For a protected or conserved area applying for the Green List there is a three-stage process of Registration and Application Phase, Candidate Phase and finally Green List phase or certification. When a site has the Green List status it means that it is certified that the 50 indicators of the Green List have been met. To support this process, IUCN and partners offer mentoring, site-based assessments and diagnoses. These include using the new Improvement Benchmarking and Evaluation Index (IBEX) tool that helps sites through the process from self-assessment and diagnosis to expert review and allows progressive change and impact to be documented.

When a site has been registered on the Green List portal COMPASS it enters the Application Phase. The objective of this phase is to check if a protected (or conserved) area has minimum conditions to be assessed against the 50 indicators. To meet the minimum conditions the site needs to meet five of these indicators.

After documentation for meeting these five indicators have been submitted, reviewed and approved by a member of The Expert Assessment Group for the Green List (EAGL), the site will be accepted as a Candidate Site and enters the Candidate Phase. This phase has the objective that a protected (conserved) area meets all of the remaining 45 indicators. This process consists of deploying various assessments. Assessment tools include the METT, Integrated Biodiversity Assessment Tool (IBAT), and Social Assessment for Protected and Conserved Areas (SAPA). In this phase, a score card is prepared using IBEX to assess the status of the protected area towards Green List status.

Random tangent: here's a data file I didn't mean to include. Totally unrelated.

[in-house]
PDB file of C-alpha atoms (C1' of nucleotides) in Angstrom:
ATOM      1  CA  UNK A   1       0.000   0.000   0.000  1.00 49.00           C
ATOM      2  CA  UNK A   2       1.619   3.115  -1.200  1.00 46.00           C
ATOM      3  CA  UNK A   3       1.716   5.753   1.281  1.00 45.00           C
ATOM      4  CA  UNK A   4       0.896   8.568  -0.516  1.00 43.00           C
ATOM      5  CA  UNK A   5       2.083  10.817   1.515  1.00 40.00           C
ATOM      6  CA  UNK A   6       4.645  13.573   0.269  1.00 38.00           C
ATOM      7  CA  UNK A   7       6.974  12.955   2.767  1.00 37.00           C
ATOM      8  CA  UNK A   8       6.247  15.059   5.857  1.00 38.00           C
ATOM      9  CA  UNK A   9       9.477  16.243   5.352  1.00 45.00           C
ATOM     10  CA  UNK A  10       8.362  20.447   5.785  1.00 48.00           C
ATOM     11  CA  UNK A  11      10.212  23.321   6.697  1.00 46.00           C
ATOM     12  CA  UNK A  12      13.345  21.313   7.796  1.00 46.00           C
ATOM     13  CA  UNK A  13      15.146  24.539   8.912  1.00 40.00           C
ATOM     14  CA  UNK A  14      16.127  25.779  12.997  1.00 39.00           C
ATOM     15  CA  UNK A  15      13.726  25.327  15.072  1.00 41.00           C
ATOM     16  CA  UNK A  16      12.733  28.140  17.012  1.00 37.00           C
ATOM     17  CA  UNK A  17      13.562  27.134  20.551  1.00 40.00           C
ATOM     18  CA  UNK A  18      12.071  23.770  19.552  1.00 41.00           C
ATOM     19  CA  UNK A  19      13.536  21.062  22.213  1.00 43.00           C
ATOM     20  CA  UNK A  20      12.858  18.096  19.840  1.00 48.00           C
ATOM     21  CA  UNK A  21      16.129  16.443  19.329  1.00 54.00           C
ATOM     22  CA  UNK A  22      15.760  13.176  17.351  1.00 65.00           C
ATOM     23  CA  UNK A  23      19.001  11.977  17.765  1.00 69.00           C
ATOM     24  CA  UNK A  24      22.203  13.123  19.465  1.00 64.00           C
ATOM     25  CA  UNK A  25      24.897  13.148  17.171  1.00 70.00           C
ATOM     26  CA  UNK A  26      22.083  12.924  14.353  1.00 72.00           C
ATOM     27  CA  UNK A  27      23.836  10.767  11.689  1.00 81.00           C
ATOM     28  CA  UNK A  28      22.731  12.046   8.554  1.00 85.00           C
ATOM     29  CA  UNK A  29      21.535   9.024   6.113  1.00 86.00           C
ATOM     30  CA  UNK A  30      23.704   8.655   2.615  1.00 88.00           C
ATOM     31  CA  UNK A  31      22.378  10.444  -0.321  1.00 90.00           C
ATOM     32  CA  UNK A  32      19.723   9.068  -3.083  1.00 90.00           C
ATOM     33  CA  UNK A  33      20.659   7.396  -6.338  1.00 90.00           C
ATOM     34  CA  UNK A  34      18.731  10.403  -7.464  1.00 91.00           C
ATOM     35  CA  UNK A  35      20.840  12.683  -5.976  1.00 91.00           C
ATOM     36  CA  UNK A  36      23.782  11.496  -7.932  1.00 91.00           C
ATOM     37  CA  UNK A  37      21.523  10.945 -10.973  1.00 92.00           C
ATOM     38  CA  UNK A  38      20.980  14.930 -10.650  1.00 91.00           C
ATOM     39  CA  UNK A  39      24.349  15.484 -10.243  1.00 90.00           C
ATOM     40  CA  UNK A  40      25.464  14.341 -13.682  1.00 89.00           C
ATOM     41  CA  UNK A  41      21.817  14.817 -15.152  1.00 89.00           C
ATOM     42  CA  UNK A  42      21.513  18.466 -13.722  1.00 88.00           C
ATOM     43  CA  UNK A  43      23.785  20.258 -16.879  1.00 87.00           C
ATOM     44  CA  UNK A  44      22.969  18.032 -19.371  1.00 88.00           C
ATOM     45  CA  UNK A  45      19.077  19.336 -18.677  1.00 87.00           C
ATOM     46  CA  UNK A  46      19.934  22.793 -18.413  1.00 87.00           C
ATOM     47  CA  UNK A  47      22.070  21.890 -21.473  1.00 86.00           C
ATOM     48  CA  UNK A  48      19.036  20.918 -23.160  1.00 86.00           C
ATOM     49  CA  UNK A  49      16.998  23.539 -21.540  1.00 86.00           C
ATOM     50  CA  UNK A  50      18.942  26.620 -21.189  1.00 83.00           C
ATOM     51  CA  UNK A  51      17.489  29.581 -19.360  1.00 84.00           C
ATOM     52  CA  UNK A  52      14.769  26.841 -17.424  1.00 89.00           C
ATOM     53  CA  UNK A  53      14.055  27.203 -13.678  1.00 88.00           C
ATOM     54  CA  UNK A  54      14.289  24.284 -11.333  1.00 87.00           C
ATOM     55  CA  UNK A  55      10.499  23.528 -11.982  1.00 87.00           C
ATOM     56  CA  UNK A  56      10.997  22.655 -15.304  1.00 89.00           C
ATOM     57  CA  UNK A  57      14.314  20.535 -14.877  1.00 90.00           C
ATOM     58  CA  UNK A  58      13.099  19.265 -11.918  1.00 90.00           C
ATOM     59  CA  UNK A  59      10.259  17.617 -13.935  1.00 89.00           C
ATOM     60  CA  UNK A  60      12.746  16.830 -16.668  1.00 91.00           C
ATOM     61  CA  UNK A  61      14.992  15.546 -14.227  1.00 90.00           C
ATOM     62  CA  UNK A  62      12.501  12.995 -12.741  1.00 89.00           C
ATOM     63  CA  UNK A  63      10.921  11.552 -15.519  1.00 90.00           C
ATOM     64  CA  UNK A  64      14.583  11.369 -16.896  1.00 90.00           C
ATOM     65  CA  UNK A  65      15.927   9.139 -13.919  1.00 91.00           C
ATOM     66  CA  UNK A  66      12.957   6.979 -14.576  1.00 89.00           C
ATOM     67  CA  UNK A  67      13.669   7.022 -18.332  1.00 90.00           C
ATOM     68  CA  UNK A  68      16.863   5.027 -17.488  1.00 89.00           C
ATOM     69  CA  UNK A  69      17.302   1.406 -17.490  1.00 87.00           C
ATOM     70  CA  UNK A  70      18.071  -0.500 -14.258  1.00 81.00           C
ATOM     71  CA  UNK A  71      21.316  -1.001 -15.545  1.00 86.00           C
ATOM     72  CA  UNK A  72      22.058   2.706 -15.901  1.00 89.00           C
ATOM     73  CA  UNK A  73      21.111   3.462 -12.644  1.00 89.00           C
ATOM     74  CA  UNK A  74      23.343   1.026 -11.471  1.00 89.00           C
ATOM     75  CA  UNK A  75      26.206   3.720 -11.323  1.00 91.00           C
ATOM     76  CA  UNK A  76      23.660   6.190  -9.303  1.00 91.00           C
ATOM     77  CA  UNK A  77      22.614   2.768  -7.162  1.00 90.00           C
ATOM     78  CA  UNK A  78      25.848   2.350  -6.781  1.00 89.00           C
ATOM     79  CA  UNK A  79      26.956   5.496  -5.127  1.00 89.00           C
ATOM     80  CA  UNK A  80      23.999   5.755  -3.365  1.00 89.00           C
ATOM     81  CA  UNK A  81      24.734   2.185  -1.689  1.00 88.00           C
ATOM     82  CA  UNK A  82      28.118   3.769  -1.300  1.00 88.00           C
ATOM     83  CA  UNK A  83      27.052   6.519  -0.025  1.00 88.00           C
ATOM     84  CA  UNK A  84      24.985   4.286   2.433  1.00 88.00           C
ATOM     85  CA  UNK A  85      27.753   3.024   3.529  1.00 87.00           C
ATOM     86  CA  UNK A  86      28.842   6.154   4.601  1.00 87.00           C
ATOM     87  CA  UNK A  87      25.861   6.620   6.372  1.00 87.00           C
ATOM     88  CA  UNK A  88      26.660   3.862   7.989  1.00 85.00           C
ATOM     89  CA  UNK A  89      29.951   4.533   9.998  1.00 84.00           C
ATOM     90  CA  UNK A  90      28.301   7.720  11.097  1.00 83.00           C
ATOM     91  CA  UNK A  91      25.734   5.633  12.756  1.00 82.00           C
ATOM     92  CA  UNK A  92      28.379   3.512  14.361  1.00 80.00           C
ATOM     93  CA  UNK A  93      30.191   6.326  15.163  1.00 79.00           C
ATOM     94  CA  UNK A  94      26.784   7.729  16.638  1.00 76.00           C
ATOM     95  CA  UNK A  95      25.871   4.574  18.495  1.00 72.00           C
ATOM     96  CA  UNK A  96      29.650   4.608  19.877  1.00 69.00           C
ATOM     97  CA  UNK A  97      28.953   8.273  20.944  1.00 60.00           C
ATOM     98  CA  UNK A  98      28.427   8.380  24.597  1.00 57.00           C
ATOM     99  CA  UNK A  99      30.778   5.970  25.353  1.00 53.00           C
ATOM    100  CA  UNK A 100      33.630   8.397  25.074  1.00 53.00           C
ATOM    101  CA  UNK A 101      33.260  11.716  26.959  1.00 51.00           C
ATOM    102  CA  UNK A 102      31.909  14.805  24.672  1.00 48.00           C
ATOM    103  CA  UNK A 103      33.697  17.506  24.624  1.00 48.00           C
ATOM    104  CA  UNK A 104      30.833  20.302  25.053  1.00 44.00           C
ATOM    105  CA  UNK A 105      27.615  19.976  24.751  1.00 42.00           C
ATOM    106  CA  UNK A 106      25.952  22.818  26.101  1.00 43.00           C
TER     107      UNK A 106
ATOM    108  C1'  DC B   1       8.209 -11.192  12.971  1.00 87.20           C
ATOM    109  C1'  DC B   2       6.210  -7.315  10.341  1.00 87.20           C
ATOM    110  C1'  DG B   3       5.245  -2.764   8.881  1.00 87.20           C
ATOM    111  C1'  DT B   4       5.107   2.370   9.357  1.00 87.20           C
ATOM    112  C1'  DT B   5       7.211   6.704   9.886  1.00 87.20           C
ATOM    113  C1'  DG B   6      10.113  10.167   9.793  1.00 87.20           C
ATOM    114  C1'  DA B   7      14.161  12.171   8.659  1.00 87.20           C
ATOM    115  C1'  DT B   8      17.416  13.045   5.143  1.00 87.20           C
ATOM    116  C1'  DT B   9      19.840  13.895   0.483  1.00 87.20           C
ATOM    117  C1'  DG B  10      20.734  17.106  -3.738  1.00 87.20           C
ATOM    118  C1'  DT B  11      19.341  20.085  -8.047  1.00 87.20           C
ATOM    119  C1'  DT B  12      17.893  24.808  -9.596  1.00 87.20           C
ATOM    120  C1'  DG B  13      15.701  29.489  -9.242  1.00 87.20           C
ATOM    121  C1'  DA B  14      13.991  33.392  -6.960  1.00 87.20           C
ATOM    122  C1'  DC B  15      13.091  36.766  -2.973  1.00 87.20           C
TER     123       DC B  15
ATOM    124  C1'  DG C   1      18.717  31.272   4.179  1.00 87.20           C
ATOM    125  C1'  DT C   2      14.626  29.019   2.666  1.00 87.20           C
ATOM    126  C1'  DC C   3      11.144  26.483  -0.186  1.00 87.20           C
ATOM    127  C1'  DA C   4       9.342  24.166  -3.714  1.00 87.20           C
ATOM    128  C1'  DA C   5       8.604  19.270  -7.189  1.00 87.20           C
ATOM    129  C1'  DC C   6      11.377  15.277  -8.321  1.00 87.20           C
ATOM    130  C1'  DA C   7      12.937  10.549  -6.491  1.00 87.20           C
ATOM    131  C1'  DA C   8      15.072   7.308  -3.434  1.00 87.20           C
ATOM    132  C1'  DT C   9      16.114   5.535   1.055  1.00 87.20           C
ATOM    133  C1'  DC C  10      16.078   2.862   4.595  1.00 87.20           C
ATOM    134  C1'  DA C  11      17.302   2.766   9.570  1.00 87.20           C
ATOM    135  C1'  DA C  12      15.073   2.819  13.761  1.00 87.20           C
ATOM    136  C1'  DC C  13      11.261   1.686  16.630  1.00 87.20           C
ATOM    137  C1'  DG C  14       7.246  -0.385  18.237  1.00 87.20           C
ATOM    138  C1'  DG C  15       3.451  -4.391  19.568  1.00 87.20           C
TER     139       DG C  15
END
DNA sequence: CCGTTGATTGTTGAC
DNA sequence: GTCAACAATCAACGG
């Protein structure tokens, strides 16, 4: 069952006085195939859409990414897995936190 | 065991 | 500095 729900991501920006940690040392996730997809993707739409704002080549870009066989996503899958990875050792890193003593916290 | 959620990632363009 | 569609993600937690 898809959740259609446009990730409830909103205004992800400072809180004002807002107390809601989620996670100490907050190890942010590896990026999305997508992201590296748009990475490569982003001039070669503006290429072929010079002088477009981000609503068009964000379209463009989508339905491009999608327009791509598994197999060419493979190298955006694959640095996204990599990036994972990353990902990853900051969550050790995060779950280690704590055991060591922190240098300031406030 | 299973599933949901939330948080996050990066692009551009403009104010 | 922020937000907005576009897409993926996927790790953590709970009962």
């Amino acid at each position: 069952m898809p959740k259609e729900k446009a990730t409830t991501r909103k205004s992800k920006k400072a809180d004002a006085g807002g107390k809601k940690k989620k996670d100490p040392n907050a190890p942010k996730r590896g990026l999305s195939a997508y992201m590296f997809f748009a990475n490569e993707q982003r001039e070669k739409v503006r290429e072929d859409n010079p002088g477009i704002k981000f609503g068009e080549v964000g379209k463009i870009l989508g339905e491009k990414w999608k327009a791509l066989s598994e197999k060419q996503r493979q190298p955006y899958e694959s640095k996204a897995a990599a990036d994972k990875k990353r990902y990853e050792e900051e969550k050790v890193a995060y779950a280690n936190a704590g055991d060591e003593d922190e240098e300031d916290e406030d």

Once all 50 indicators are met, the full dossier of justification and evidence for all indicators will be reviewed and voted on by the EAGL, witnessed by an independent reviewer commissioned by IUCN. The result is submitted to the Green List Committee for certification. When certified, the site has reached Green List status and enters the Green List Phase. Certification is valid for five years with a mid-term review in the third year. After five years, the site will have to submit an updated dossier for re-certification.

Any protected and conserved area that gains ‘Green List’ status demonstrates:

Respect: for the local community through fair and meaningful engagement of rights-holders and stakeholders

Design: planning that identifies the needs to secure the important values of the area

Effective management: monitoring of the status of these important values

Successful conservation results: for nature and for people

Clear contribution: to climate change responses, health and well-being and other challenges

This Green List initiative is led by IUCN, in partnership with national institutions responsible for the management and governance protected areas. The launch of the Green List process is closely linked to the official establishment of the National Expert Assessment Group for the Green List (EAGL) for Lao PDR. To this end, a call for applications, followed by the evaluation of the IUCN and validated by the ASI Reviewer, made it possible to select nine (9) experts from Laos PDR. The profiles of these experts cover the major issues of protected areas in Laos.